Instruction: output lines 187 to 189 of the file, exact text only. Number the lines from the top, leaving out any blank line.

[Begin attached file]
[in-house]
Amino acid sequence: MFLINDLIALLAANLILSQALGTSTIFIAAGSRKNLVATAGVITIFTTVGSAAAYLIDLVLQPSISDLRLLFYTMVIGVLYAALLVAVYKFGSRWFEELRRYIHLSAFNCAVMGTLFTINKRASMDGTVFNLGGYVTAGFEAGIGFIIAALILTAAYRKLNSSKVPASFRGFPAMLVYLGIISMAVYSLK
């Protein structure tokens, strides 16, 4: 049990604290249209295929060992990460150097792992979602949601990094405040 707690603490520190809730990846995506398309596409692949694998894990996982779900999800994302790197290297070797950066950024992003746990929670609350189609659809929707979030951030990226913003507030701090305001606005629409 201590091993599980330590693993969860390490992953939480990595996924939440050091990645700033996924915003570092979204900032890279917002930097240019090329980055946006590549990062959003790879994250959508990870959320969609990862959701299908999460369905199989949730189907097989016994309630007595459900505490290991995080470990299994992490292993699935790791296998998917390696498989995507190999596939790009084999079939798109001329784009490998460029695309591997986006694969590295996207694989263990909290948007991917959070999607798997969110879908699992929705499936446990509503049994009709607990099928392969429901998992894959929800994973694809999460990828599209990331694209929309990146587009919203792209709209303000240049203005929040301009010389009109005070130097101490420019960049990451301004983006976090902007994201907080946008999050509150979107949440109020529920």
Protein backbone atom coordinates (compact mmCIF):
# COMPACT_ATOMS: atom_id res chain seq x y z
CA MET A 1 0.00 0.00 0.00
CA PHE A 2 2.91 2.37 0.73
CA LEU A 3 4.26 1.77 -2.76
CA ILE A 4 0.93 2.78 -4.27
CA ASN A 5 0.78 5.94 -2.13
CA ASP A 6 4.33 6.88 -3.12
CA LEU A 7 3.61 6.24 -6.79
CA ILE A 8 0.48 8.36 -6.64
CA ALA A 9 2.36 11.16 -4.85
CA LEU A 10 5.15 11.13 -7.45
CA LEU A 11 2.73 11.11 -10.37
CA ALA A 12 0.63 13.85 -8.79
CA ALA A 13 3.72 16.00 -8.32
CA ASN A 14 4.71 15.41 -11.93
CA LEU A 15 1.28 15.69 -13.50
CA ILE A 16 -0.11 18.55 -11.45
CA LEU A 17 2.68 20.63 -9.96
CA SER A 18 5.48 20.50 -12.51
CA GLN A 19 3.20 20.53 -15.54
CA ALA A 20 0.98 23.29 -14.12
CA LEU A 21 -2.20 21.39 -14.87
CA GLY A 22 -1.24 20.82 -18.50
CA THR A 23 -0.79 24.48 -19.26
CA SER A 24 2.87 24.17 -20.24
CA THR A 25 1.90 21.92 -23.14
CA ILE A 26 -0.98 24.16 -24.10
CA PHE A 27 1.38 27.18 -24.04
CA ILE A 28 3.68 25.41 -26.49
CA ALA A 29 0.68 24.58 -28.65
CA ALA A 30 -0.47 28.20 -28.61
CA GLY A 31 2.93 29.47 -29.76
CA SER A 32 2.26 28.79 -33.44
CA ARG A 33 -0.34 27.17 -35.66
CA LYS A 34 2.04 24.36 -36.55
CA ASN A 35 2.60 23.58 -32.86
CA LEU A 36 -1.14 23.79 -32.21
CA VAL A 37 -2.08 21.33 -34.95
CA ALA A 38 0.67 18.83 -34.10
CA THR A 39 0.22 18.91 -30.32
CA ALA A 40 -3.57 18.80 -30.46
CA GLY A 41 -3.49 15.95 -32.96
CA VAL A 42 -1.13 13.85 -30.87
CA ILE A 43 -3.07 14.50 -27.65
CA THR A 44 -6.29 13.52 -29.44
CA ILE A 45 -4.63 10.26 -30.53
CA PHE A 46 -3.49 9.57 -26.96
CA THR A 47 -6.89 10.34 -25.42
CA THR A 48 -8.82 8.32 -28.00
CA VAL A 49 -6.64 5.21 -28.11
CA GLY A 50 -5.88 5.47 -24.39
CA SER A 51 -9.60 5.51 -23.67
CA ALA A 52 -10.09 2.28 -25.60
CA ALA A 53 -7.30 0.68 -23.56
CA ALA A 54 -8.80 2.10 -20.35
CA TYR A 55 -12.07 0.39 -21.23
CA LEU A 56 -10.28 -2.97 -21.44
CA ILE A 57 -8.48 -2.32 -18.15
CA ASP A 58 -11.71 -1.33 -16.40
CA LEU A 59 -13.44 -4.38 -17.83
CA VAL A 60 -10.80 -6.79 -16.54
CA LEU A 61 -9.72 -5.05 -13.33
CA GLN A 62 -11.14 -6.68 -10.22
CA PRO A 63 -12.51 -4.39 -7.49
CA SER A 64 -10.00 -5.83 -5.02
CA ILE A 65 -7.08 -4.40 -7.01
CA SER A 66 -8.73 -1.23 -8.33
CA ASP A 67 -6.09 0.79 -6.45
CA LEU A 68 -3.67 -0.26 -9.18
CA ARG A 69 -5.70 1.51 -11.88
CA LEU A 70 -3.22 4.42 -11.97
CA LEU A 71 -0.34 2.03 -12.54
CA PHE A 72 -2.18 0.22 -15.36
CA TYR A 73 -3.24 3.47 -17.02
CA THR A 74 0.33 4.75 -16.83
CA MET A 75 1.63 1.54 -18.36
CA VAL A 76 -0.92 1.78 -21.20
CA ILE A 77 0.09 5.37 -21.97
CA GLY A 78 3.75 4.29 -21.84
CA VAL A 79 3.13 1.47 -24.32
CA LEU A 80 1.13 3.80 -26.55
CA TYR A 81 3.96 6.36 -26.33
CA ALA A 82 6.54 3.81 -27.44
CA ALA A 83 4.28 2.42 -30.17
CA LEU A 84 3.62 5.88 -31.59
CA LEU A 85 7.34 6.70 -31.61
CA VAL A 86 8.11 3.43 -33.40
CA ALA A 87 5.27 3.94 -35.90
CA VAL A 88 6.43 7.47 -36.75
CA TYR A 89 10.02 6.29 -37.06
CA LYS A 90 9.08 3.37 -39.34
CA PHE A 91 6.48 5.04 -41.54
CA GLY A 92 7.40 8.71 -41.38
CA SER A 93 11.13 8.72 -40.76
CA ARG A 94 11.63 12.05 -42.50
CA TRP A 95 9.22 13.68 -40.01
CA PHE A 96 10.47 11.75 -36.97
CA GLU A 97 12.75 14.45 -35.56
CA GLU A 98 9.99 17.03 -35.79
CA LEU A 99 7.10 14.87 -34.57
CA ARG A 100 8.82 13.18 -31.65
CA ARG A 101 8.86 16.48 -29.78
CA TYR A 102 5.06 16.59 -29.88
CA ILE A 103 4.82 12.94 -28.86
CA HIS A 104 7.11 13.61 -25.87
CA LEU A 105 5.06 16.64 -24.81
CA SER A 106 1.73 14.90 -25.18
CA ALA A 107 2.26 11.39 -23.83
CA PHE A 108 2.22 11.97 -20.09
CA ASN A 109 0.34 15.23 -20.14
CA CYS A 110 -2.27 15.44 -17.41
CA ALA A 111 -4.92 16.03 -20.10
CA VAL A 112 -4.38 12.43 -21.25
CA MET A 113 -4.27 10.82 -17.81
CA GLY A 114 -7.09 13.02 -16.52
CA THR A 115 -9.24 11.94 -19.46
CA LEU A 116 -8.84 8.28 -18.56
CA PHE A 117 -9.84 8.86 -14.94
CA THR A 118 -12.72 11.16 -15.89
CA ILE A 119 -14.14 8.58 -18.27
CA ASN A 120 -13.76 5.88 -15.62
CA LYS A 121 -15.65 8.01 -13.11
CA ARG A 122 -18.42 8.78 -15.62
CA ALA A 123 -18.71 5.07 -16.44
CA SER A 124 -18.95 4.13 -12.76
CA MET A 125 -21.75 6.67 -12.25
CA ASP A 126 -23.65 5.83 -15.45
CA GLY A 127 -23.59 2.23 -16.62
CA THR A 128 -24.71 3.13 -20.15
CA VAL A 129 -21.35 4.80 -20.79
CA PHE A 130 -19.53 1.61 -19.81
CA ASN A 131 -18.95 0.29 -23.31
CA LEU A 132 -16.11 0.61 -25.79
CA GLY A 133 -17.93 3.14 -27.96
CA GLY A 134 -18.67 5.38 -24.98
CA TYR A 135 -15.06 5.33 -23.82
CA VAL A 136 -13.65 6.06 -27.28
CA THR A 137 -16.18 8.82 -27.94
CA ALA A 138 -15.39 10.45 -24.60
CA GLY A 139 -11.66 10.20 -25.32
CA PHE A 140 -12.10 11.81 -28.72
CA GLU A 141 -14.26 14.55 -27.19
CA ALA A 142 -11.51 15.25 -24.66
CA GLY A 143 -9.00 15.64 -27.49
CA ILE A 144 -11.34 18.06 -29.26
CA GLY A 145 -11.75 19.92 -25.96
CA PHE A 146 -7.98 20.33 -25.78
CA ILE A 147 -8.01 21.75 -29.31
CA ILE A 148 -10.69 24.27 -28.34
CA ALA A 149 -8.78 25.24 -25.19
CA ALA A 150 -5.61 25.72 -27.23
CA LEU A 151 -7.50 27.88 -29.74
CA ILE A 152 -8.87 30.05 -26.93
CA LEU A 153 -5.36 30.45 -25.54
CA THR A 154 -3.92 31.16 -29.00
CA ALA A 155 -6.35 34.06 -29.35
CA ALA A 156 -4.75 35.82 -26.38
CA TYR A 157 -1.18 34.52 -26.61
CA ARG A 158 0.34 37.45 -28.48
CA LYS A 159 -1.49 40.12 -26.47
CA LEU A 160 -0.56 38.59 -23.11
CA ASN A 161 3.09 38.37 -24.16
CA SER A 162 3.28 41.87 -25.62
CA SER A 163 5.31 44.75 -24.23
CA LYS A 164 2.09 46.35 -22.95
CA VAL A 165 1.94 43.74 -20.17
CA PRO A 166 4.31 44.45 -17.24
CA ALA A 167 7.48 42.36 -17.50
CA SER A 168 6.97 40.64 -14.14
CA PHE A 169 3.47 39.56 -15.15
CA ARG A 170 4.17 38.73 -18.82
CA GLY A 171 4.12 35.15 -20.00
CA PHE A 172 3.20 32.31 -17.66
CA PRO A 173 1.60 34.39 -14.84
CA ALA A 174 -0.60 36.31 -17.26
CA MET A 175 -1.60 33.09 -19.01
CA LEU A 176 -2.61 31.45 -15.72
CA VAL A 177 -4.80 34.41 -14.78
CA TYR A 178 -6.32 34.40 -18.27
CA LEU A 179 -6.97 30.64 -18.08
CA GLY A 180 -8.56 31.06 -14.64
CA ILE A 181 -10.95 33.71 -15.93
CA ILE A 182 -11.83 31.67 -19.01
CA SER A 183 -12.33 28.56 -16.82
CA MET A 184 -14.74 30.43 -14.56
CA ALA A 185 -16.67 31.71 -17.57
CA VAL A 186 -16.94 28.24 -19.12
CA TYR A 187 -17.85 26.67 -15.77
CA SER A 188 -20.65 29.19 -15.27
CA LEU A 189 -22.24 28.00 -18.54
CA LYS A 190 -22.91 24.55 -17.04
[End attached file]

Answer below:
CA ILE A 182 -11.83 31.67 -19.01
CA SER A 183 -12.33 28.56 -16.82
CA MET A 184 -14.74 30.43 -14.56